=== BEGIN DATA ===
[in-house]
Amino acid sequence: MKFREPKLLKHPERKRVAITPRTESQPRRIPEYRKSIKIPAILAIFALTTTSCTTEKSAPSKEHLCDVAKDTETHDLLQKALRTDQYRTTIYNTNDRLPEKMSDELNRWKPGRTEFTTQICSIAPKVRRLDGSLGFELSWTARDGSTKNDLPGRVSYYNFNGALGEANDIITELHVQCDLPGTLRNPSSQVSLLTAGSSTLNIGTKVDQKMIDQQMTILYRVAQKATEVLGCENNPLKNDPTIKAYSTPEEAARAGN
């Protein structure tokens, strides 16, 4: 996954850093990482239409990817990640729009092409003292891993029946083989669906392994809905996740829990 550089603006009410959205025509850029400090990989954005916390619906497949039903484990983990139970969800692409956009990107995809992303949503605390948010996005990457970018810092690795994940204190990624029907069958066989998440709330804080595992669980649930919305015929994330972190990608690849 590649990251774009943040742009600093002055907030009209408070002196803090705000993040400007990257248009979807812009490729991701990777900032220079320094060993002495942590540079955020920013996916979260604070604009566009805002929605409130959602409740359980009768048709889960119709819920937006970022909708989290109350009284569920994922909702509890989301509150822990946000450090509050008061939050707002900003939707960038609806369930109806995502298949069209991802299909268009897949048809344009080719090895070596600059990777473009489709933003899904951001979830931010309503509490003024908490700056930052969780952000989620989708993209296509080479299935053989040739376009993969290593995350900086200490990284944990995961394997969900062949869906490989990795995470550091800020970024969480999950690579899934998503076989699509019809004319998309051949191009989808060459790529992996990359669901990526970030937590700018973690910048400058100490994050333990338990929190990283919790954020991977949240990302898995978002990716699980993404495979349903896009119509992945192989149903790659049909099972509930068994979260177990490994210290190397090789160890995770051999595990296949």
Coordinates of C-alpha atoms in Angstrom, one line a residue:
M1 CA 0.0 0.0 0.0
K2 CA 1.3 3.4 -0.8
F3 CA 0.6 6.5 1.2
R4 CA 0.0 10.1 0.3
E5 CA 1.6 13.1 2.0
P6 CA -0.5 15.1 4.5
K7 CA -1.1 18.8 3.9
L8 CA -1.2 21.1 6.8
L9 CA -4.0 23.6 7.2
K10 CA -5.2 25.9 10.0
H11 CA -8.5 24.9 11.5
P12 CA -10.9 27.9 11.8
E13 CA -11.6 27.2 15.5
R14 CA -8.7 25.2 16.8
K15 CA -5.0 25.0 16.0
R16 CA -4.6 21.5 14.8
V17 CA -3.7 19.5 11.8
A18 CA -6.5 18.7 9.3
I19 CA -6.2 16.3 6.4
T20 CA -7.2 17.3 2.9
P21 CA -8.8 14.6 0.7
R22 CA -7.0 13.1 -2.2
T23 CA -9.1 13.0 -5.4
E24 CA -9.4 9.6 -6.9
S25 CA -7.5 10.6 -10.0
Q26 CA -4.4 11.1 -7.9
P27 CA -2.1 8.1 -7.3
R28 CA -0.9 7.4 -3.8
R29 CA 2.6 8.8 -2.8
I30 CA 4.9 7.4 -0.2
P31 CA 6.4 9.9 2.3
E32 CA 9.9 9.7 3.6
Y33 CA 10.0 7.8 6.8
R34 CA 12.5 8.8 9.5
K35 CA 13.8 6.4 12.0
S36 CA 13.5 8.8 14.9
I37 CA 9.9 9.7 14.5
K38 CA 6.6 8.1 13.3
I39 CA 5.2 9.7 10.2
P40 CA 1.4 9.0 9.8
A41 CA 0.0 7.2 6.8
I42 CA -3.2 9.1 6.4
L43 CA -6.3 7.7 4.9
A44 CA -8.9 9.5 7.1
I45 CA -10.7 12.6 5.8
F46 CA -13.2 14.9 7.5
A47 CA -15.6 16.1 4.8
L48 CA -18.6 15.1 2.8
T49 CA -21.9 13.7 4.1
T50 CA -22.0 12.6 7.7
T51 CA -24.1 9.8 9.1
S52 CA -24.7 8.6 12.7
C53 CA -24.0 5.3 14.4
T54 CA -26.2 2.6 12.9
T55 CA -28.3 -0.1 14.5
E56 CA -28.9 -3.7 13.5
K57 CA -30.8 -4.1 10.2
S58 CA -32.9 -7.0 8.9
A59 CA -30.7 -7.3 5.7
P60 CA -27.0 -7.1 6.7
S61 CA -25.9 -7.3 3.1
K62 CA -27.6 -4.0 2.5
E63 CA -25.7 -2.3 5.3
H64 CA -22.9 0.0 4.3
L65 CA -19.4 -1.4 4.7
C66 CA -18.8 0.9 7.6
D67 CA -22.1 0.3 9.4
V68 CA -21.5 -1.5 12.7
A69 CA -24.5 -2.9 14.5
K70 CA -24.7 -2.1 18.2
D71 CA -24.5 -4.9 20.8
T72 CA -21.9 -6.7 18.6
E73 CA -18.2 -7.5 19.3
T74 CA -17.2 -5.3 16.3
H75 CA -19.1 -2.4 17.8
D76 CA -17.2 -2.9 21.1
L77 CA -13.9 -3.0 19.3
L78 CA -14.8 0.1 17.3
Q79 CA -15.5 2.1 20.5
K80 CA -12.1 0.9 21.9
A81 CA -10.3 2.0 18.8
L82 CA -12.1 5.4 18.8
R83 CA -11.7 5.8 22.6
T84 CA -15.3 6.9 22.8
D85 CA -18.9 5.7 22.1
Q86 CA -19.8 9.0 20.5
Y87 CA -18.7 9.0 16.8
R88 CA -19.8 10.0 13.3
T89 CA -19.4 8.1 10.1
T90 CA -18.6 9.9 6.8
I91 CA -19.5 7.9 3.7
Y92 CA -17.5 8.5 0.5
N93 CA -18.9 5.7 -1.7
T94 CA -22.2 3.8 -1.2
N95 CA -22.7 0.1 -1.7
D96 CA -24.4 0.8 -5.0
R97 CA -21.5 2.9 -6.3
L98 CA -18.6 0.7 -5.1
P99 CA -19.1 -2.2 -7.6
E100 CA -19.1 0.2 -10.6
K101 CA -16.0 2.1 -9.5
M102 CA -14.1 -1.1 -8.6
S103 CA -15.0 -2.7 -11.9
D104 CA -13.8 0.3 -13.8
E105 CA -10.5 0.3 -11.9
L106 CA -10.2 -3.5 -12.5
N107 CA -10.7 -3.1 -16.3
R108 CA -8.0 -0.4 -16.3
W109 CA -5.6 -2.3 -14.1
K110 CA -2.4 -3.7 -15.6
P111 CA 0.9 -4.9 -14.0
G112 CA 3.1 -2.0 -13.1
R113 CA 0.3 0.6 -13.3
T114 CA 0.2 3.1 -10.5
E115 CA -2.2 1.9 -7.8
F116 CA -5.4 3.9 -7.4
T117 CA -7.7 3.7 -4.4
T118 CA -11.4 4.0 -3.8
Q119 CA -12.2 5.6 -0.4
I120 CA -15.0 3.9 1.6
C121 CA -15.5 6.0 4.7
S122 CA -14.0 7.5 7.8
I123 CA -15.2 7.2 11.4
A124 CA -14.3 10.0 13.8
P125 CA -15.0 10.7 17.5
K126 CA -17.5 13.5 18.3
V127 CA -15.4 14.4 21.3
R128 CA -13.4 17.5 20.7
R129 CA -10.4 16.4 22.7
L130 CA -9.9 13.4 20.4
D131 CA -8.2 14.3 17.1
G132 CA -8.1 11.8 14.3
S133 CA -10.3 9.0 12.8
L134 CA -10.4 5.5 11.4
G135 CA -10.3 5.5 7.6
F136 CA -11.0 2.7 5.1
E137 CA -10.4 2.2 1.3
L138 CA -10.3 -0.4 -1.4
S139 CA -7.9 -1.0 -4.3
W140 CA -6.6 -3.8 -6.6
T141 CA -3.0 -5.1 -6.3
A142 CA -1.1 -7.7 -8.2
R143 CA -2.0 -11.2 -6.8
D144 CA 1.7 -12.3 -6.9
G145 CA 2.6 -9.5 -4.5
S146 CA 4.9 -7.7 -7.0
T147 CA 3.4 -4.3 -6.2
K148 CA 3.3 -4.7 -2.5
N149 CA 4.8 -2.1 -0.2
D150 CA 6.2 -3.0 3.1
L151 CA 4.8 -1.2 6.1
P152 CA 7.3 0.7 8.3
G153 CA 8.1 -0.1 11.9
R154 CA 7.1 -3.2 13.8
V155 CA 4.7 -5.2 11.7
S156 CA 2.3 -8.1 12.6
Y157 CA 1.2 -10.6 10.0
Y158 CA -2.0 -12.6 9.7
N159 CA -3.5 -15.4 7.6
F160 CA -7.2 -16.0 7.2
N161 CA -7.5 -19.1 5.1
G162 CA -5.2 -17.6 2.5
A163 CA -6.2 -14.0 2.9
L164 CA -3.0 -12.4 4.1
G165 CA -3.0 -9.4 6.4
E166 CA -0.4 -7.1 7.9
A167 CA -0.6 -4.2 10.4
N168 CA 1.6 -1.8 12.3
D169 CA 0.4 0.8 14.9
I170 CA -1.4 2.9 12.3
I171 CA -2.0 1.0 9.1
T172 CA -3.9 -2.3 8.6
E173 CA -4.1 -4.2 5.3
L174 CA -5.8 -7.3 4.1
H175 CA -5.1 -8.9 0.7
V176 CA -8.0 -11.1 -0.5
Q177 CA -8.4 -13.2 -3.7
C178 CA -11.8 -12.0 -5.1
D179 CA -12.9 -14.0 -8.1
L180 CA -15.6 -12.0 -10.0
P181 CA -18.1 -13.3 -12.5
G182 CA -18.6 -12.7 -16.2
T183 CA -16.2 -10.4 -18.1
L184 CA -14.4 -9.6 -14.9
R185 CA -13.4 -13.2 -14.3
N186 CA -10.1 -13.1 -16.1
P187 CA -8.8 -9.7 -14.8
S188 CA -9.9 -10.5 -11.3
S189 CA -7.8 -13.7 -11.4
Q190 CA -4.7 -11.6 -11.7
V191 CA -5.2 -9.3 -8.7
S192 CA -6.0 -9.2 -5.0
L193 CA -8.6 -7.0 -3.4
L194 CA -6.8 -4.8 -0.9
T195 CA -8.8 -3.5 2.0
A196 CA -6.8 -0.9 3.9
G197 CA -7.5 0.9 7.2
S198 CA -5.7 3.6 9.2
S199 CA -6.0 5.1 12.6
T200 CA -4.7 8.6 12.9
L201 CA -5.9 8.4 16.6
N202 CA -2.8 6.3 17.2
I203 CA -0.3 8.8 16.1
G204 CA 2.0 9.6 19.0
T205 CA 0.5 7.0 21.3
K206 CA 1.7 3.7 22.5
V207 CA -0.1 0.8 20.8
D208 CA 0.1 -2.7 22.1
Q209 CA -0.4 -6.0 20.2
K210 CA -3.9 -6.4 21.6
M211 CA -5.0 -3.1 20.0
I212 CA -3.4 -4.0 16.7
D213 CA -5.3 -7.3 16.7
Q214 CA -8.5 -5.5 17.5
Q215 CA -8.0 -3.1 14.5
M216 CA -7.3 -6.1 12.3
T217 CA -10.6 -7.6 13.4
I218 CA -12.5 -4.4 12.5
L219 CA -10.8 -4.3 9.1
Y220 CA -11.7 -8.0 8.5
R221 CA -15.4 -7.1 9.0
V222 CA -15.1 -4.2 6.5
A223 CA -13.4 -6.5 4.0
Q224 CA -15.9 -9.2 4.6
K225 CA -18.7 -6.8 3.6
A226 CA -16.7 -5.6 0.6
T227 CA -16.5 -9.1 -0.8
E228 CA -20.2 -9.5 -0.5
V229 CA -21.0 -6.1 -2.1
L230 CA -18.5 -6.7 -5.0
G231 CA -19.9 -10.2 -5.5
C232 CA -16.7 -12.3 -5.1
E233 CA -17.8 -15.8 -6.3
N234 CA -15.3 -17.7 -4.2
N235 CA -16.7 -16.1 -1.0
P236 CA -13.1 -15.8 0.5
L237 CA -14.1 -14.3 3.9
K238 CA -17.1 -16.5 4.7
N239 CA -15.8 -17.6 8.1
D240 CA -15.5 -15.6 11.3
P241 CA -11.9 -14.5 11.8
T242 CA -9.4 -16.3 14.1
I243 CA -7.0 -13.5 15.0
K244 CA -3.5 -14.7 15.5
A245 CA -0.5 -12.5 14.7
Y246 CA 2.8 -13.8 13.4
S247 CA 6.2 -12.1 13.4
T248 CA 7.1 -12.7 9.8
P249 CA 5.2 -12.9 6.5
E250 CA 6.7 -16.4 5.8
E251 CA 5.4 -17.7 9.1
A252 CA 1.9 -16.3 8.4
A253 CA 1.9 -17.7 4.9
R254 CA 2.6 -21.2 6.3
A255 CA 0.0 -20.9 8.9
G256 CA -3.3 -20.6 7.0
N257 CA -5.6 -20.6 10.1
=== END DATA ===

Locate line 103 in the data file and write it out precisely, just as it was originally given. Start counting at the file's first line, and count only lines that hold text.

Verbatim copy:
P99 CA -19.1 -2.2 -7.6